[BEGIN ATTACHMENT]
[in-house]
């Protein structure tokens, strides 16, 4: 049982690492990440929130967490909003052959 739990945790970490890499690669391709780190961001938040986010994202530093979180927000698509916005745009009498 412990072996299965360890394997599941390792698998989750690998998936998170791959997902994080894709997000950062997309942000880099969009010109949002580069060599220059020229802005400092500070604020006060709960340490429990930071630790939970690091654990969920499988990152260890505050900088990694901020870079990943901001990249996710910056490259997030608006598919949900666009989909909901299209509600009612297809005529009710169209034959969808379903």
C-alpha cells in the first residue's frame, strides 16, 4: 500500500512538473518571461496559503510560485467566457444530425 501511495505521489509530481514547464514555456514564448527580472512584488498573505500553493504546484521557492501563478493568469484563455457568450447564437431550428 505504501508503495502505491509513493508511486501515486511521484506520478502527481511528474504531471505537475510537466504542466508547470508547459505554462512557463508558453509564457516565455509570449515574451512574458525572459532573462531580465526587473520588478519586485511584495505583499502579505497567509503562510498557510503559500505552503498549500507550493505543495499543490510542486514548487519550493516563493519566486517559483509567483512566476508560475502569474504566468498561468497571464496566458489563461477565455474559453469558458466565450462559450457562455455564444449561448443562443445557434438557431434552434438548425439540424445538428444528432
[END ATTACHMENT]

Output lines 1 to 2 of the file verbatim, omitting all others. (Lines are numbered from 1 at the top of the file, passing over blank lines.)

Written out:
[in-house]
């Protein structure tokens, strides 16, 4: 049982690492990440929130967490909003052959 739990945790970490890499690669391709780190961001938040986010994202530093979180927000698509916005745009009498 412990072996299965360890394997599941390792698998989750690998998936998170791959997902994080894709997000950062997309942000880099969009010109949002580069060599220059020229802005400092500070604020006060709960340490429990930071630790939970690091654990969920499988990152260890505050900088990694901020870079990943901001990249996710910056490259997030608006598919949900666009989909909901299209509600009612297809005529009710169209034959969808379903």